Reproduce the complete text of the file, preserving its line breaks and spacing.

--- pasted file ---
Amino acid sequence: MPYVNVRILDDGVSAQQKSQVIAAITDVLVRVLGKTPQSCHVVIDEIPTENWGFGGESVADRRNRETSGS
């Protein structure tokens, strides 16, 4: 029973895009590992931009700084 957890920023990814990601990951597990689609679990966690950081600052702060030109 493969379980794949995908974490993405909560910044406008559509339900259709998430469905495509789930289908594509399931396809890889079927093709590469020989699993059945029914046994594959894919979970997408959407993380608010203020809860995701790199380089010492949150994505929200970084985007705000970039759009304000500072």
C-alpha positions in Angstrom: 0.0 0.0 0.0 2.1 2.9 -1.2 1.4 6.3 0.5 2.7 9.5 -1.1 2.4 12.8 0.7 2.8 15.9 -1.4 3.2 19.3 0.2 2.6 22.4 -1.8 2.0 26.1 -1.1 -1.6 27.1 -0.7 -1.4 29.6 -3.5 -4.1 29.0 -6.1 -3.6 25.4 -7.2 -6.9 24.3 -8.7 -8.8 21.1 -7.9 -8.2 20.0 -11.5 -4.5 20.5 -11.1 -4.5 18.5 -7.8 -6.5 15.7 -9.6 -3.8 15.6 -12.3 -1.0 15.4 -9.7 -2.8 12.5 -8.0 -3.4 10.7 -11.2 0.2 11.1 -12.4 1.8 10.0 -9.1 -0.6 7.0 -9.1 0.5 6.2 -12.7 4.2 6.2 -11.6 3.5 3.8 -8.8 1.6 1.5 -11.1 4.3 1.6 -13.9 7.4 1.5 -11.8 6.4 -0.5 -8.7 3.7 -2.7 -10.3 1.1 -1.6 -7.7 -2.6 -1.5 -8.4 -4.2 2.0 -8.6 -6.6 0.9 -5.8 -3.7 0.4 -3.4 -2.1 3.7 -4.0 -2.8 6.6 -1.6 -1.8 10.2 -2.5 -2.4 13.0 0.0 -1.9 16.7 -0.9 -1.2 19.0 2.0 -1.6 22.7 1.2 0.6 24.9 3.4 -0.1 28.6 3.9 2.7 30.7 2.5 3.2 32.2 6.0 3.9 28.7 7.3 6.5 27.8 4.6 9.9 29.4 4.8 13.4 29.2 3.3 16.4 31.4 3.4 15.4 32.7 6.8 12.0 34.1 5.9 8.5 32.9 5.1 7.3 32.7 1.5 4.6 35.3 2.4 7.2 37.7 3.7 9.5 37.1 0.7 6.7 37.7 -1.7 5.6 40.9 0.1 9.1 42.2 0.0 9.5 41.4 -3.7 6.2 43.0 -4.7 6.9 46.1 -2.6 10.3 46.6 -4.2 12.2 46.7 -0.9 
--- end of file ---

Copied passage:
Amino acid sequence: MPYVNVRILDDGVSAQQKSQVIAAITDVLVRVLGKTPQSCHVVIDEIPTENWGFGGESVADRRNRETSGS
């Protein structure tokens, strides 16, 4: 029973895009590992931009700084 957890920023990814990601990951597990689609679990966690950081600052702060030109 493969379980794949995908974490993405909560910044406008559509339900259709998430469905495509789930289908594509399931396809890889079927093709590469020989699993059945029914046994594959894919979970997408959407993380608010203020809860995701790199380089010492949150994505929200970084985007705000970039759009304000500072």
C-alpha positions in Angstrom: 0.0 0.0 0.0 2.1 2.9 -1.2 1.4 6.3 0.5 2.7 9.5 -1.1 2.4 12.8 0.7 2.8 15.9 -1.4 3.2 19.3 0.2 2.6 22.4 -1.8 2.0 26.1 -1.1 -1.6 27.1 -0.7 -1.4 29.6 -3.5 -4.1 29.0 -6.1 -3.6 25.4 -7.2 -6.9 24.3 -8.7 -8.8 21.1 -7.9 -8.2 20.0 -11.5 -4.5 20.5 -11.1 -4.5 18.5 -7.8 -6.5 15.7 -9.6 -3.8 15.6 -12.3 -1.0 15.4 -9.7 -2.8 12.5 -8.0 -3.4 10.7 -11.2 0.2 11.1 -12.4 1.8 10.0 -9.1 -0.6 7.0 -9.1 0.5 6.2 -12.7 4.2 6.2 -11.6 3.5 3.8 -8.8 1.6 1.5 -11.1 4.3 1.6 -13.9 7.4 1.5 -11.8 6.4 -0.5 -8.7 3.7 -2.7 -10.3 1.1 -1.6 -7.7 -2.6 -1.5 -8.4 -4.2 2.0 -8.6 -6.6 0.9 -5.8 -3.7 0.4 -3.4 -2.1 3.7 -4.0 -2.8 6.6 -1.6 -1.8 10.2 -2.5 -2.4 13.0 0.0 -1.9 16.7 -0.9 -1.2 19.0 2.0 -1.6 22.7 1.2 0.6 24.9 3.4 -0.1 28.6 3.9 2.7 30.7 2.5 3.2 32.2 6.0 3.9 28.7 7.3 6.5 27.8 4.6 9.9 29.4 4.8 13.4 29.2 3.3 16.4 31.4 3.4 15.4 32.7 6.8 12.0 34.1 5.9 8.5 32.9 5.1 7.3 32.7 1.5 4.6 35.3 2.4 7.2 37.7 3.7 9.5 37.1 0.7 6.7 37.7 -1.7 5.6 40.9 0.1 9.1 42.2 0.0 9.5 41.4 -3.7 6.2 43.0 -4.7 6.9 46.1 -2.6 10.3 46.6 -4.2 12.2 46.7 -0.9 